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Franchisors and Trade Marks 13/07/2017 02:44

by Tom Phipps, Ashfords LLP

Trade Mark


Brands are a key part of franchising. The brand the franchisor establishes is common to all franchisees and crucial to the entire franchise operation - it will be the main marketing tool to potential customers.

Franchisors therefore need to maintain control over it and, when necessary, have the ability to protect it, to ensure that value and reputation in it are not lost or damaged.

The franchise agreement itself is crucial, because a good contract will set out clearly what rights the franchisor and franchisee have to use and exploit the brand.

But beyond the franchise agreement, what else can a franchisor do to protect it?

A brand in legal terms is a trade mark. Trade marks can be unregistered or registered.

Unregistered Trade Marks

An unregistered trade mark is, essentially, established by a business building up goodwill in a name and/or logo, so that it is known by and associated with it. In turn, that goodwill can be enforced by a brand owner, by taking action against third parties who use a similar brand in order to pass themselves off as associated with the brand owner.

That all sounds straight-forward, but in order to enforce its rights, a franchisor must firstly prove that it has established that reputation and goodwill - this can be a difficult task and will involve compiling evidence of trading history. That 'hurdle' can delay and detract from the more important goal of actually protecting the mark and immediately restricting use of it by third parties.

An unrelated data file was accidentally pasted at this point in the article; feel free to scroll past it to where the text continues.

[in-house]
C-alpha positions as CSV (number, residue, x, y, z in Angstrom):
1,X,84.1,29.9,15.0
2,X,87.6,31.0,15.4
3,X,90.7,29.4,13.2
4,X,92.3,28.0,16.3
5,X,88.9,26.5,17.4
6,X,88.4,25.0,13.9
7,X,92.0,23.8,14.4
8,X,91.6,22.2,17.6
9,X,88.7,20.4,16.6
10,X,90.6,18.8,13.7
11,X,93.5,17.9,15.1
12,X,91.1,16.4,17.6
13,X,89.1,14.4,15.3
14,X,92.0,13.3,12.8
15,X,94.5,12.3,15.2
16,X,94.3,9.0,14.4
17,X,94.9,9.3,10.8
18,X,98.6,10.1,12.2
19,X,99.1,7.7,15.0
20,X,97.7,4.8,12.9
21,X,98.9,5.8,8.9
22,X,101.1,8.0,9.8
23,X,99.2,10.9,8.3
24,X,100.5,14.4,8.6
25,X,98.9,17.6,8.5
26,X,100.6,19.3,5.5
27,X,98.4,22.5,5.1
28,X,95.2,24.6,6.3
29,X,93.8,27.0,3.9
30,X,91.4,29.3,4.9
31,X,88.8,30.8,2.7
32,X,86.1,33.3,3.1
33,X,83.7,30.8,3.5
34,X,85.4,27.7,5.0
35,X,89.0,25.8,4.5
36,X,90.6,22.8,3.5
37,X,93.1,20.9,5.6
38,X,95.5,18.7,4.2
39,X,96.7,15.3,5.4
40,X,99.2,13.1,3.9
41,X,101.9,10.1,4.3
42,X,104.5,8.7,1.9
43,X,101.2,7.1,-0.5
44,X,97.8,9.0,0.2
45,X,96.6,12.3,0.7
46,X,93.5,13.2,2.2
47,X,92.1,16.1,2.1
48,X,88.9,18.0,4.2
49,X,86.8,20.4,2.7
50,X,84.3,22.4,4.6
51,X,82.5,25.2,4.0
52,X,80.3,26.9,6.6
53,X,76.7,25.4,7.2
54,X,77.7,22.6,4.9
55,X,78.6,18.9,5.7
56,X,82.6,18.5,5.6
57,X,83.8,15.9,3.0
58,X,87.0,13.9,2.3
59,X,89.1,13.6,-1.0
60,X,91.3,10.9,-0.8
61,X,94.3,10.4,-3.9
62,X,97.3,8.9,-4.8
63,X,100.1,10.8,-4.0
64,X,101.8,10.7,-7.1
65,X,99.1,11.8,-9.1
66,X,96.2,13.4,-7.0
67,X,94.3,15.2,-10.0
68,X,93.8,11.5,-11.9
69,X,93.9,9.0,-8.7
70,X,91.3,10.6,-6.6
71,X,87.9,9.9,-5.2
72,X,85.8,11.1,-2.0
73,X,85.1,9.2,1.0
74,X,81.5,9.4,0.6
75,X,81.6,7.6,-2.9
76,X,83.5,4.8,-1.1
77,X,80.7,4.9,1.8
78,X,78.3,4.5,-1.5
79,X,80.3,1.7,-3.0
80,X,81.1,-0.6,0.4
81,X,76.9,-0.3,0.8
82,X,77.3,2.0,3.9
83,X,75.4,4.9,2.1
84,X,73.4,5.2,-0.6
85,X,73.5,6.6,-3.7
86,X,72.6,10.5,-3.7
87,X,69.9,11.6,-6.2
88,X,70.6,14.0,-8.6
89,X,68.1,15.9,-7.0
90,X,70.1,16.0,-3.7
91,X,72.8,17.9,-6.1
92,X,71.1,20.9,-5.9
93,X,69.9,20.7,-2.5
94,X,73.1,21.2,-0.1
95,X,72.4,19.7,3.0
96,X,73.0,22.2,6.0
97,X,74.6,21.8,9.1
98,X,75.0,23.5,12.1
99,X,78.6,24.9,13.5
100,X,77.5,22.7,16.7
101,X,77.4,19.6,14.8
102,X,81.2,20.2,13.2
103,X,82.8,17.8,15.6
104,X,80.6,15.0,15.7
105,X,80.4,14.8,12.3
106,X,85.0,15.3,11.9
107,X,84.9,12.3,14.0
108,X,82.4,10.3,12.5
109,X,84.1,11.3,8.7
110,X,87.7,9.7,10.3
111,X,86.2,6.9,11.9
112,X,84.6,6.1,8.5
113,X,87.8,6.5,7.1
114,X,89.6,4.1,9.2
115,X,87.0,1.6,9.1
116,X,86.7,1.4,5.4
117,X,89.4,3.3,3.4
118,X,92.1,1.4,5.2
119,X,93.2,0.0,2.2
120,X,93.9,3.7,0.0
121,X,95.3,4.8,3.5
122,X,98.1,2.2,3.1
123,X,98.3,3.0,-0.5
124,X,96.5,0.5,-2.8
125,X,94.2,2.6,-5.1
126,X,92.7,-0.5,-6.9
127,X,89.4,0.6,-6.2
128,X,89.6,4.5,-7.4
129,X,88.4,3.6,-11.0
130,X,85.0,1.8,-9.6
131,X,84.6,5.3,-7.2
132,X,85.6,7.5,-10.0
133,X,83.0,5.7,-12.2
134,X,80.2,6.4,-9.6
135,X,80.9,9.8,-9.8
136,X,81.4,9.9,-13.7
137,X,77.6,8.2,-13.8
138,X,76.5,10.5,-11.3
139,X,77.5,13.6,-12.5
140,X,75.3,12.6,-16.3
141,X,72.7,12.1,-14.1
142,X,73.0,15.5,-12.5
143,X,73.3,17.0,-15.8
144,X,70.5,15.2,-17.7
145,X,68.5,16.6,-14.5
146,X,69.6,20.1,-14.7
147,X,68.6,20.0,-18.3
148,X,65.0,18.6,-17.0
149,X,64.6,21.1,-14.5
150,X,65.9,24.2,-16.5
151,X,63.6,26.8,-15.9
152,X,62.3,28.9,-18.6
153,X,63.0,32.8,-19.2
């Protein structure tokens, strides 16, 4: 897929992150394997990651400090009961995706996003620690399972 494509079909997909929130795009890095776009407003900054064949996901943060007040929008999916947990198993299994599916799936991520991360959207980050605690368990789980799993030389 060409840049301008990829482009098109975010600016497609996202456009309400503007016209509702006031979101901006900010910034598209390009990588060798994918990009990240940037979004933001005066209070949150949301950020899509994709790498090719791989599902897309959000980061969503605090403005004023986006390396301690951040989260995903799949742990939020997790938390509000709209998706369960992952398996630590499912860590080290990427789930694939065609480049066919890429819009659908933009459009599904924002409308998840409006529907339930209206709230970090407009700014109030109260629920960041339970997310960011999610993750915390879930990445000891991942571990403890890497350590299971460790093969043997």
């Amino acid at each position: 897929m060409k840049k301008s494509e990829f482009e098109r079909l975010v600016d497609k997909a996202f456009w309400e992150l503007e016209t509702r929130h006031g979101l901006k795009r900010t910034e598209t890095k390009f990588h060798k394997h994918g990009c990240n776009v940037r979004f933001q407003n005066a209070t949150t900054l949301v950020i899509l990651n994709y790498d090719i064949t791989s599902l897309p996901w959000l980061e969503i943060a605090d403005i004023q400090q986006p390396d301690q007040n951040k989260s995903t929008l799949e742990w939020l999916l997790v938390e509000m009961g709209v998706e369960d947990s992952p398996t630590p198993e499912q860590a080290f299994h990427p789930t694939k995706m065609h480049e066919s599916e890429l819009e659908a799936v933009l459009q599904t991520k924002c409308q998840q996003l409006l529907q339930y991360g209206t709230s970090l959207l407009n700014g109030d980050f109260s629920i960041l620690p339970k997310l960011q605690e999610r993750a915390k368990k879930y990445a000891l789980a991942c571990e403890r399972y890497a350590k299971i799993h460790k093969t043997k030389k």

Registered Trade Marks

A registered trade mark avoids all that. Once granted, it acts as standalone proof of that reputation and goodwill, and it will be infringed by anyone who uses the same brand for the same goods or services regardless of any "passing-off" issue. It will also be infringed by use of a similar brand as long as confusion among customers or potential customers can be proved.

Trade marks (words and devices) can be registered in a number of classes to cover the provision of certain classes of goods or services and the cost of registration is relatively modest.

Conclusion

Franchisors should register their brands where possible, both to maximise value and brand strength, to demonstrate a professional approach and to put them in the best position to protect them when needed. A small investment in registration makes the task of controlling (and where necessary enforcing) brand use much easier and the associated costs far lower.

 
 
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